Ways to prevent drownings at the Jersey Shore this summer
It's National Beach Safety Week and after a summer that saw several drownings across the Jersey Shore in 2017 (eight at the beaches), officials are urging caution as you head for the water.
Summer 2018 officially gets underway in just a couple weeks but when you go the beach this summer with the kids, how do you make sure they have a good time but also stay safe?
Dr. Gene Hession, Chapter President of the Monmouth County U.S. Lifesaving Association says sometimes the best lifeguard for your kids...is you.
"When your children, especially young children, go in the water...you should go in the water," Hession said. "You can't supervise your kids 50-yards up the beach sitting in a chair. On any given day, there could be 500-people swimming at an ocean beach...a 3 or a 4-year old standing behind an adult is difficult for a lifeguard to see, but easy for a parent to supervise."
He also discourages the use of kids using a flotation device in the water because it gives them a false sense of security.
"They tend to go out further than they should," Hession said. "The best drown proof measure you can take is to make sure your children learn how to swim at an early age."
When you get to the beach check the posted signs describing the water conditions that day.
"Green means swimming is perfectly safe, yellow means be cautious and red means there's absolutely no swimming," Hession said.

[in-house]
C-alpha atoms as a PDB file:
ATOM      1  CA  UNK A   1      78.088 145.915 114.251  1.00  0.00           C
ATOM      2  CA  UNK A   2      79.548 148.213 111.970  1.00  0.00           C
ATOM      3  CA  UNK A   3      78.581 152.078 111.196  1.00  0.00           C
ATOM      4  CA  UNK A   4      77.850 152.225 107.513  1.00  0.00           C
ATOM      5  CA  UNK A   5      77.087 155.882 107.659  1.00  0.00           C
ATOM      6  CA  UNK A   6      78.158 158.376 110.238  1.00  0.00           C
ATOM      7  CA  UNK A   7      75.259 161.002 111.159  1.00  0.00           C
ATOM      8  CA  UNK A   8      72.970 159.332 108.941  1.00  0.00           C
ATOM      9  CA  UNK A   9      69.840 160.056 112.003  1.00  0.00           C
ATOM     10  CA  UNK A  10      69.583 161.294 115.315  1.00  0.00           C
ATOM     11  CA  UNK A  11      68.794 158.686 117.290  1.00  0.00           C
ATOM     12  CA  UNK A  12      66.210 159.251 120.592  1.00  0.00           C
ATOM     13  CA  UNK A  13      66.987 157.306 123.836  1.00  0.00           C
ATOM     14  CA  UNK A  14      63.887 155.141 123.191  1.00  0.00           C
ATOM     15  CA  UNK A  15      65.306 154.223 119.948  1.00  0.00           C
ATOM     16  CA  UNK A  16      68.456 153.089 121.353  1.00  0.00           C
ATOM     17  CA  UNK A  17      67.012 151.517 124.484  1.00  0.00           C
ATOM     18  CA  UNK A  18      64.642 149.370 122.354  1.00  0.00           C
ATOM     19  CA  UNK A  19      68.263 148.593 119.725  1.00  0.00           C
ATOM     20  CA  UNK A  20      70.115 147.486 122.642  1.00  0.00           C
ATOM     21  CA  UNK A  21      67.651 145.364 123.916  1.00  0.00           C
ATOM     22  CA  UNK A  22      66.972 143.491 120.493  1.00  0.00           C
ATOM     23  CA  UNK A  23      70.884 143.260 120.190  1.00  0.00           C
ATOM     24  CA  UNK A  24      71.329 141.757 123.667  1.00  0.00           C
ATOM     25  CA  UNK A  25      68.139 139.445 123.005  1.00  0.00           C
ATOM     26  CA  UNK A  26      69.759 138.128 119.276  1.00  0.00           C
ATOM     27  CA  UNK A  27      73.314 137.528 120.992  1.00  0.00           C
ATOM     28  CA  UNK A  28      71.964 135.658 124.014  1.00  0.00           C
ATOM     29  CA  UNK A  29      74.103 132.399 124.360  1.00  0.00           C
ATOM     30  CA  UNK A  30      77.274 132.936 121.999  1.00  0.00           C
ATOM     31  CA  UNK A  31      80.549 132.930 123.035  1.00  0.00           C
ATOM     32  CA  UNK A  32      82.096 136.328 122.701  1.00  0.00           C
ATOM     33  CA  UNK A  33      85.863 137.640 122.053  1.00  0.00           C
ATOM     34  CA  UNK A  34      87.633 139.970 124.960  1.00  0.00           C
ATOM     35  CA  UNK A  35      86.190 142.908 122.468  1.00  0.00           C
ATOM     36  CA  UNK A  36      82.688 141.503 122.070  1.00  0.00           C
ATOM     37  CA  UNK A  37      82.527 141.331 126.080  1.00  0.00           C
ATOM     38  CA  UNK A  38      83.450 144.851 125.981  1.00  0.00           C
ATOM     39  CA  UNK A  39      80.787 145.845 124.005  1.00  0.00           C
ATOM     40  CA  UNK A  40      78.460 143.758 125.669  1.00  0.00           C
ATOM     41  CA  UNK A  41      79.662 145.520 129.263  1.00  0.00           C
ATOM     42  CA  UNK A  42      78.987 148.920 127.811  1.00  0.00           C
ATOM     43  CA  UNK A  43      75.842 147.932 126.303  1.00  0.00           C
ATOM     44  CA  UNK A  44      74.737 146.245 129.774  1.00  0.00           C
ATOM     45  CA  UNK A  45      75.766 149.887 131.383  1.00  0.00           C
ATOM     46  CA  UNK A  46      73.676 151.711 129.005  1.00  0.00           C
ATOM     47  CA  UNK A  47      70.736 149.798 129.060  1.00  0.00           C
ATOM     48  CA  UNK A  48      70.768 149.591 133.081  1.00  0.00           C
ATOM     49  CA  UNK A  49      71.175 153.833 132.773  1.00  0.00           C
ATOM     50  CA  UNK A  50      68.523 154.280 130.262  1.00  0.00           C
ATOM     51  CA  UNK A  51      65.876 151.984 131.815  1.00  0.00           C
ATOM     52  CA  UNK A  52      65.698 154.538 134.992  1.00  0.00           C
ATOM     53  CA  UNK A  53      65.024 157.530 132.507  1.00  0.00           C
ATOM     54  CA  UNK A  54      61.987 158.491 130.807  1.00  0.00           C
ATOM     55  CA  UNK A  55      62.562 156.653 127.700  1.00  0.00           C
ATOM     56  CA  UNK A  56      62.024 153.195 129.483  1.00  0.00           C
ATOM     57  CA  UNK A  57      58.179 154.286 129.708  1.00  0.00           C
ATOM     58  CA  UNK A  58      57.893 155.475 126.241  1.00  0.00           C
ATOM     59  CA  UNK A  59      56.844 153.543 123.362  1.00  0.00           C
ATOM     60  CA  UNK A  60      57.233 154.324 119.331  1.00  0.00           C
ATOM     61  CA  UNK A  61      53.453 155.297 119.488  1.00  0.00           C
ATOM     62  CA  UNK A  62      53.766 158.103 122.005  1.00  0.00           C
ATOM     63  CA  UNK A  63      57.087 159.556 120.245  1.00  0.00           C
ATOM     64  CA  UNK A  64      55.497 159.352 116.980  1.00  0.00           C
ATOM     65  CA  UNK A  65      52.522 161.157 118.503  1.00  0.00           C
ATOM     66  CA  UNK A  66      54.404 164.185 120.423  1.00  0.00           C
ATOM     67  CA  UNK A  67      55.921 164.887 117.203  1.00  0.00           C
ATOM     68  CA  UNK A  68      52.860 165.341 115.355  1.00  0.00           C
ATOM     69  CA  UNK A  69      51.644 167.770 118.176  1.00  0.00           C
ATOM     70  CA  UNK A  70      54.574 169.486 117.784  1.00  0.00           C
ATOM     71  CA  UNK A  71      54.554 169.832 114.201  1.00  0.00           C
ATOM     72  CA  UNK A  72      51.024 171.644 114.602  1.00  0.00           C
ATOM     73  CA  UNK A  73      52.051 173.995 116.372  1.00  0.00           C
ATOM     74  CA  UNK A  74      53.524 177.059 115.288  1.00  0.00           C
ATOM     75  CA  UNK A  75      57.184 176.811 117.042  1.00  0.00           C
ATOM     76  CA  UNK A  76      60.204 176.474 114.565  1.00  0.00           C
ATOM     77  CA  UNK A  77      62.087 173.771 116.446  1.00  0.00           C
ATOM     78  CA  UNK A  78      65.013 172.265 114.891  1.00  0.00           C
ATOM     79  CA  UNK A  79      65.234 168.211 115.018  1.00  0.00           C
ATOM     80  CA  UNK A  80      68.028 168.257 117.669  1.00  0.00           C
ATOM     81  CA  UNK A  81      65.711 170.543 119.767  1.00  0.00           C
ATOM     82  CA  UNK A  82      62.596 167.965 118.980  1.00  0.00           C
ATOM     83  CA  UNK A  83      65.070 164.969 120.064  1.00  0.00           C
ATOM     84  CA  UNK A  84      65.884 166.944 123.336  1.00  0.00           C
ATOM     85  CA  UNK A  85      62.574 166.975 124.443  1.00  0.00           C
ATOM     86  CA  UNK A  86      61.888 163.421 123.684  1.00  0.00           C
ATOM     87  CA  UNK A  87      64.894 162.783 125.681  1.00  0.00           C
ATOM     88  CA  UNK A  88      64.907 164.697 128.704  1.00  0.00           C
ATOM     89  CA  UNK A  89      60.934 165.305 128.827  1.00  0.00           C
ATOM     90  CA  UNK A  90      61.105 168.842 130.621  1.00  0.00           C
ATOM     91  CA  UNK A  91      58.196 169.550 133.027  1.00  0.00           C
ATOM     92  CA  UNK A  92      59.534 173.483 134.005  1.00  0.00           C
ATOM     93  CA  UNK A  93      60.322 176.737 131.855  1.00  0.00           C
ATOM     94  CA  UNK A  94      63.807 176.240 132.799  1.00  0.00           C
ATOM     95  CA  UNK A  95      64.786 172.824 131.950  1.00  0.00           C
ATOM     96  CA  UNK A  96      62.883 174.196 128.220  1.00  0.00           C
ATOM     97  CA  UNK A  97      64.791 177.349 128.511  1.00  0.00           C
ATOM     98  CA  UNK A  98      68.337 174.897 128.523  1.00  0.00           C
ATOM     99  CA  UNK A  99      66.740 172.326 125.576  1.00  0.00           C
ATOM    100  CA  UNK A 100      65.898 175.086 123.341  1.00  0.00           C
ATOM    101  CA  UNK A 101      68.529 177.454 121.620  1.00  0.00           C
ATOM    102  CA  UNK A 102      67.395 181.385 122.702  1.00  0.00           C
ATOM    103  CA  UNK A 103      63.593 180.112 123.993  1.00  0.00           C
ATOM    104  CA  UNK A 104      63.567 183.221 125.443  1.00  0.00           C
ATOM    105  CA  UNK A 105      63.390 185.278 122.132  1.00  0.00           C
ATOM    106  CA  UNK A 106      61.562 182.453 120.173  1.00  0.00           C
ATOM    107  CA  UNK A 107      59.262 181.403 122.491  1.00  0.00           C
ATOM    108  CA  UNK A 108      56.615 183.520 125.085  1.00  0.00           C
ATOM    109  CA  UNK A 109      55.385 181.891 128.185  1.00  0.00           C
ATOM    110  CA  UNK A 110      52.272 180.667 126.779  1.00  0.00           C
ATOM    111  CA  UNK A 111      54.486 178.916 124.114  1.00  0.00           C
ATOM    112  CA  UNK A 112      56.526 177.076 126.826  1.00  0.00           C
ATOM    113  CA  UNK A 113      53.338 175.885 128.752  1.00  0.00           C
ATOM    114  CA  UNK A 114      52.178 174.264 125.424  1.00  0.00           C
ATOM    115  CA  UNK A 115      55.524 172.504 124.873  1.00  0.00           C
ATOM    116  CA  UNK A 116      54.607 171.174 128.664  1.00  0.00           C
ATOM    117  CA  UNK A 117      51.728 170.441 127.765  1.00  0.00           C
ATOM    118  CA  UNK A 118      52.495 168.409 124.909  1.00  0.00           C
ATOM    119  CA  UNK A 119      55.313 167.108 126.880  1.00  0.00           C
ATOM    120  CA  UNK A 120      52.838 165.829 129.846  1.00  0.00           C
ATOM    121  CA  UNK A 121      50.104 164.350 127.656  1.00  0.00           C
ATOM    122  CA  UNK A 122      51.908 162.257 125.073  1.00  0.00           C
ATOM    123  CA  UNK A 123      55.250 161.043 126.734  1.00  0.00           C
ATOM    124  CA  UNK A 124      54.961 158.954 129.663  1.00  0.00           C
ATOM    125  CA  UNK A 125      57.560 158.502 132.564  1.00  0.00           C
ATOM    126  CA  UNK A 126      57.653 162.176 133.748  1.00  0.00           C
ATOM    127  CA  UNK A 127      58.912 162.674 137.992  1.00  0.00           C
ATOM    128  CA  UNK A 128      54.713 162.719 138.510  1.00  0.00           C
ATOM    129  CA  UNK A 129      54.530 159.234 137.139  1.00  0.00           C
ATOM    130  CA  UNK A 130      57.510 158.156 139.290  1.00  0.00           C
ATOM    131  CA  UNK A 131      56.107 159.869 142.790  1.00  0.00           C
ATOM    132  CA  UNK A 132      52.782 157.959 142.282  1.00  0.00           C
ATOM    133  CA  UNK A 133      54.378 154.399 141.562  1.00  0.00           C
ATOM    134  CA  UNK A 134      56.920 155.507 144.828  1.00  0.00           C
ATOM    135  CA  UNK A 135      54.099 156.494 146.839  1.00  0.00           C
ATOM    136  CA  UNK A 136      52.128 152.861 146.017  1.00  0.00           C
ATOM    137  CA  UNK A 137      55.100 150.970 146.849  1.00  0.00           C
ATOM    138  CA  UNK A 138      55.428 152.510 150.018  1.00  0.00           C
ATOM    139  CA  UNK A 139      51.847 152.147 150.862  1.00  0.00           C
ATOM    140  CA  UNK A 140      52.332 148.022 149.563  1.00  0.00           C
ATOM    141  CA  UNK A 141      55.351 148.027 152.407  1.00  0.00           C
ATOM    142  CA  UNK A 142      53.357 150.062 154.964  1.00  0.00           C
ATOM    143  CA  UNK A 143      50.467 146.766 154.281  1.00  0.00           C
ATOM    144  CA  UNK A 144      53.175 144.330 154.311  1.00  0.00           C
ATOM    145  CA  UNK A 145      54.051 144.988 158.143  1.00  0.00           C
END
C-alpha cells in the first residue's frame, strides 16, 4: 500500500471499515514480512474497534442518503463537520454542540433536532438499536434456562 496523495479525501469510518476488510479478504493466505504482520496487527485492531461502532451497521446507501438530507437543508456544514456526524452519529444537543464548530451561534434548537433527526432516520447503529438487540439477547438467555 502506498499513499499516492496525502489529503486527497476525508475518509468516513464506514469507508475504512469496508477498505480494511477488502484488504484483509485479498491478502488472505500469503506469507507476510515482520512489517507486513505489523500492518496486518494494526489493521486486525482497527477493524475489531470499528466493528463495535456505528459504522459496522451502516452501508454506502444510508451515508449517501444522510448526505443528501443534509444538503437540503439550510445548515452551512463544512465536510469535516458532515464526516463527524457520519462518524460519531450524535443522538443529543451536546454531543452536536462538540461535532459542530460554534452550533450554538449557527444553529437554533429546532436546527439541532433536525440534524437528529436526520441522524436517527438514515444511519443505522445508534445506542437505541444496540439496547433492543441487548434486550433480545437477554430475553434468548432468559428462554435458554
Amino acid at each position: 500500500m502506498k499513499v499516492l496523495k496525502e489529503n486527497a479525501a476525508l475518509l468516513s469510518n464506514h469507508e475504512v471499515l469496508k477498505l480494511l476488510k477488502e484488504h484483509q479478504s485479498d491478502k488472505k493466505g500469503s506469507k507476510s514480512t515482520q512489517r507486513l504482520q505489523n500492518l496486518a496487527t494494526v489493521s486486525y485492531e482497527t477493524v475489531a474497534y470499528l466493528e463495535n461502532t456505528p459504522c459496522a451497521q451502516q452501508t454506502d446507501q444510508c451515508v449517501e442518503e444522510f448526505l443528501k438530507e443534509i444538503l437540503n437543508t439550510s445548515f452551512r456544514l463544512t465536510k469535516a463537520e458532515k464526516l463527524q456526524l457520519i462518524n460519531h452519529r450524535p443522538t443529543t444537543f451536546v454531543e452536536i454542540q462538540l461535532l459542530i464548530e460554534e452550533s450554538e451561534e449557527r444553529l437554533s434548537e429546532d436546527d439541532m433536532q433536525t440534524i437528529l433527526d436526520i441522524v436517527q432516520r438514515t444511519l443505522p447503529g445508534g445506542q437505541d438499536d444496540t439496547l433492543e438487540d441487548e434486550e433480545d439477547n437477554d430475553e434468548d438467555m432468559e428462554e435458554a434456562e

As simple as it sounds, Hession, says you need to know how to swim.
"If you cannot swim an overhead stroke continuously for 15-minutes, you should think twice about going in the ocean," Hession said.
He also has some other advice you really need to follow for your own good this summer.
"Never swim alone, always swim with a buddy," Hession said. "You should always swim near a lifeguard and never swim after hours when lifeguards are off-duty and never dive off piers or jetties."
Your swimming in the water on a nice sunny day, everything is fine.
Then you run out of breath and start to panic because you feel you can't swim or you're being pulled under.
What do you do?
Dr. Eric Costanzo, Pulmonologist and Critical Care Specialist at Jersey Shore University Medical Center says the first thing to do is relax, panicking only makes it worse.
"Calm yourself down, calm your heart-rate down and then start thinking clearly," Costanzo said. "The easiest thing to do is to get out of the rip current. How do you get out of the rip current? You swim parallel to it."
If you strand too far in the water and can't get back, the first thing to do is relax.
"If you know you don't have enough gas in the tank to get back to where you started, you have to re-load. How do you re-load? You relax. How do you relax in the ocean? You lay on your back but first signal for help."
If you are a drowning victim or swallow a good amount of water...see a doctor right away.
"If you have any aspirations of fluid into your lungs, I recommend going to the emergency room or your primary care doctor," Costanzo said. "There's a certain degree of variability of how much you aspirated. The problem with salt water is due to the senility of it, when it gets into the lungs it draws fluids into the airspace."
When that happens he says it's called, "noncardiogenic pulmonary edema, and that can get you into trouble pretty quickly."
Here are some of the ways drowning's have affected the Jersey Shore recently:
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